1. Mercenaries aren't all that great. Unlike a nation that can spend $billions on their military, mercenaries must often provide their own equipment and training, and so will almost always been less well-equipped and trained than professional citizen-soldiers. While their employer could provide equipment and training, at that point he might as well be using conscripts who might actually have patriotic feelings for the nation.

    2. Mercenaries can be unreliable. Historically, mercenaries have a often switched sides when their employer appears to be losing. After all, if it looks like their employer isn't going to be around to pay them it makes no sense for the mercenary to stick around. Even worse, it is far from unknown for mercenaries to take bribes from the opposing force to sabotage their employer or turn on him at the worst possible moment.

    3. Mercenaries can pose a danger to the host nation. Historically, nations that rely to much on mercenaries have often had to deal with a mercenary leader realizing that his forces are stronger than his employer's, and that everything his employer has could be his. This inevitably leads to coups, civil wars, and chaos and violence consuming the nation and often spreading to it's neighbors.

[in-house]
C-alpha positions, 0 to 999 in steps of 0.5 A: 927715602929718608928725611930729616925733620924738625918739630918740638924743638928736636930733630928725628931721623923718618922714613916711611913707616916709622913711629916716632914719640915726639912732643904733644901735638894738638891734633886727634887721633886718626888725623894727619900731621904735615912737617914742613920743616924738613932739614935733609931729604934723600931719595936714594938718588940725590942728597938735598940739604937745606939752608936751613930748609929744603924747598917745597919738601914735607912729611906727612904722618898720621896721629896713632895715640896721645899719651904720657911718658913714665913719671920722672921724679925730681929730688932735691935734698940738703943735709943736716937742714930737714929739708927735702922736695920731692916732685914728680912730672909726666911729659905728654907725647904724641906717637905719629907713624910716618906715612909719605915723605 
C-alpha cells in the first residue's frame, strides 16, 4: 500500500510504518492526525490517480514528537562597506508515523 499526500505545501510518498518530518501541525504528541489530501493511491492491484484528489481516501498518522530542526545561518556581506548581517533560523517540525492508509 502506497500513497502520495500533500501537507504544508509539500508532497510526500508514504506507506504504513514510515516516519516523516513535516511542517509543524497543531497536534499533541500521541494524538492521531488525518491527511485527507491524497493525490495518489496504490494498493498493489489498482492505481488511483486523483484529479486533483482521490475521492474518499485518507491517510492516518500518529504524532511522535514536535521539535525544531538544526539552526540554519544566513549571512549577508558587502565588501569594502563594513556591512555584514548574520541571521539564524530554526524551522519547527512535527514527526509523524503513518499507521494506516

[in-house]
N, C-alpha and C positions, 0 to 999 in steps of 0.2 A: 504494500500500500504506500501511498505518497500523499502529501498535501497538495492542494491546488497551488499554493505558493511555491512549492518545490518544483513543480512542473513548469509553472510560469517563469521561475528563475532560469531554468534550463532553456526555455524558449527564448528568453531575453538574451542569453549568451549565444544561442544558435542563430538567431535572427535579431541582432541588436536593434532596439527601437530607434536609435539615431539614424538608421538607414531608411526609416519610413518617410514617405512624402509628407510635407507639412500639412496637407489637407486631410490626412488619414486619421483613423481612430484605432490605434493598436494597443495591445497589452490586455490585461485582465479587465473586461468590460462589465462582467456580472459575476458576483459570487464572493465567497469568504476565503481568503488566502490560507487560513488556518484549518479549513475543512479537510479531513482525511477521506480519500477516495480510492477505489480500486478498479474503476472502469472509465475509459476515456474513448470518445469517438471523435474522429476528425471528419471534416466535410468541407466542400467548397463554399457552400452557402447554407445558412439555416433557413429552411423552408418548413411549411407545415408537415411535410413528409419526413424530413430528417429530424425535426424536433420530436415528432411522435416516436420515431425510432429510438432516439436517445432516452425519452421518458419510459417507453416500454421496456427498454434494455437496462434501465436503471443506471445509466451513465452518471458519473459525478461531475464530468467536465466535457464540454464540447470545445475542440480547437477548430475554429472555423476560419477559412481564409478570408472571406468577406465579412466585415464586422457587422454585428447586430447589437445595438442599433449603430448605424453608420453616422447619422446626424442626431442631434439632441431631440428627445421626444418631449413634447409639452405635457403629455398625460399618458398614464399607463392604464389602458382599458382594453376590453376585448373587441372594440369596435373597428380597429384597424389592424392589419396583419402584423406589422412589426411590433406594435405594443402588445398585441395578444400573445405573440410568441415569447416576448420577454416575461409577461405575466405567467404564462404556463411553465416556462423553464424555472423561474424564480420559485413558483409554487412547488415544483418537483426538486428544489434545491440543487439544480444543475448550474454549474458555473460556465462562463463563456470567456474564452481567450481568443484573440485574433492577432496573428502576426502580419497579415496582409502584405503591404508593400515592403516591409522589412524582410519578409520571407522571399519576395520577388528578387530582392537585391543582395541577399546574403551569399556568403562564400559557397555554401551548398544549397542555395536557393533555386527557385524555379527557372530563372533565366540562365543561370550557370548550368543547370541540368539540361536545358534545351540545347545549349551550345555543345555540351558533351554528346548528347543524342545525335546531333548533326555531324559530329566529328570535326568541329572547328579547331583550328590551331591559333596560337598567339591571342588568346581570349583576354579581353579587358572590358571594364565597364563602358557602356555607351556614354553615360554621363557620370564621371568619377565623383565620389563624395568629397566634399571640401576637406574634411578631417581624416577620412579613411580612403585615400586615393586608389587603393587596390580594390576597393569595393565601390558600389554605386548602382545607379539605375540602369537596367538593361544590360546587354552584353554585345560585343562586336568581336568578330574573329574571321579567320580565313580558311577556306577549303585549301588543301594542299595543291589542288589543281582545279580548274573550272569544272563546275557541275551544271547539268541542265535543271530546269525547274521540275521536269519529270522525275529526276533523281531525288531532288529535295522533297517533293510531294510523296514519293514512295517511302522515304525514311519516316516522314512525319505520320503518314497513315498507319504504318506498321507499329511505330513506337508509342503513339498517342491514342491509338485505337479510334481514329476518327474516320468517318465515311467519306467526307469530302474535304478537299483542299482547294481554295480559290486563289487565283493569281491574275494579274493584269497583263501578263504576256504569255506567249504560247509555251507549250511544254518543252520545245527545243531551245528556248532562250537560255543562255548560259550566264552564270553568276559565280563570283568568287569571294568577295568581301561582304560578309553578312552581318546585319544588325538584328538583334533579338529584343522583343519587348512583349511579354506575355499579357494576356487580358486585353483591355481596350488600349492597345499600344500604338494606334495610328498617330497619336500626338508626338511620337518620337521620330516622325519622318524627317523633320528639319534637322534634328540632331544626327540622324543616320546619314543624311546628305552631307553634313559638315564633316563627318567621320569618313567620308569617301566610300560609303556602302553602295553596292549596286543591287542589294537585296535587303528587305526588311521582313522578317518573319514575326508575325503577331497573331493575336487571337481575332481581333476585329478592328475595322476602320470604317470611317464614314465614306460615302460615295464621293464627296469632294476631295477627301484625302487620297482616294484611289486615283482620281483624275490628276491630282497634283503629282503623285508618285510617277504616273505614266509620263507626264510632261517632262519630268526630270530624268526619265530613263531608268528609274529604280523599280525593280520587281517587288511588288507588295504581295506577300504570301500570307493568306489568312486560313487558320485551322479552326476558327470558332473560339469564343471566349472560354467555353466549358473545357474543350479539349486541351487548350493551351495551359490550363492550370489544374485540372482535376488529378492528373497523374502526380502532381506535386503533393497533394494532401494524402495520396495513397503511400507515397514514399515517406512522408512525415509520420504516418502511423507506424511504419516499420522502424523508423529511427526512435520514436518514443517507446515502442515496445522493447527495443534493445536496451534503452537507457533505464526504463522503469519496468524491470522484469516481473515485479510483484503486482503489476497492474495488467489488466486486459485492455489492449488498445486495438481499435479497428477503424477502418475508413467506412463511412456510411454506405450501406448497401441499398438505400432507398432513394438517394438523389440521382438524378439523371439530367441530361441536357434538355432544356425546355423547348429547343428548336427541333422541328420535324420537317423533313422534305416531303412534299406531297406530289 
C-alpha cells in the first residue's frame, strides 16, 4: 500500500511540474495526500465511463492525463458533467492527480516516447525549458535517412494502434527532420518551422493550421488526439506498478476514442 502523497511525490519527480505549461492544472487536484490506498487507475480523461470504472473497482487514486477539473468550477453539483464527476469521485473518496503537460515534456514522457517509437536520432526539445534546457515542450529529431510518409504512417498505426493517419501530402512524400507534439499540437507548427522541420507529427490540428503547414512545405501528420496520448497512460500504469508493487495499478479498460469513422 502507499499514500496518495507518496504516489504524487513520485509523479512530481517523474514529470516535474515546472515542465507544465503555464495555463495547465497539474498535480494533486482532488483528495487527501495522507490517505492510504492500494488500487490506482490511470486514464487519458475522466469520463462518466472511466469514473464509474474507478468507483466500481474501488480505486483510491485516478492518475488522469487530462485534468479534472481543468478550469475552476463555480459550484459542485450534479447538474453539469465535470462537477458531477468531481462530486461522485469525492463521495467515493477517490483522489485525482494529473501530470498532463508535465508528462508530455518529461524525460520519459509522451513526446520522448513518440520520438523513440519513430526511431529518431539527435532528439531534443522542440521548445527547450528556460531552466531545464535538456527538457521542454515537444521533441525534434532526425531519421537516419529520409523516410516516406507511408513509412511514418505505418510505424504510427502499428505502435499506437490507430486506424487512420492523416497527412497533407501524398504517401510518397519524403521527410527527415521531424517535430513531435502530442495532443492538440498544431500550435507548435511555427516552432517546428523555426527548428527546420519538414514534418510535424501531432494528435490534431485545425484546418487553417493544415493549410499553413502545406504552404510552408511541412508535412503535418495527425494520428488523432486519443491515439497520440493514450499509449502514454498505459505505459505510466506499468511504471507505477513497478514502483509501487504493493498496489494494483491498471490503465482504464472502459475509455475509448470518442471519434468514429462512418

4. #11244
    Kyriakos's Avatar Praeses
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    Default Re: Russia, US, Ukraine, and the Future

    If things continue like this, Ukraine will be forced to abandon Kharkov.
    I doubt Russia is interested in actually annexing Kharkov*, but it can use it as a distraction in a move against Odessa- which if it manages to control, will mean a landlocked Ukraine=the end.
    *if so, it will have even fewer issues with literally leveling that city.
    Λέων μεν ὄνυξι κρατεῖ, κέρασι δε βούς, ἄνθρωπος δε νῷι
    "While the lion prevails with its claws, and the ox through its horns, man does by his thinking"
    Anaxagoras of Klazomenae, 5th century BC










  5. #11245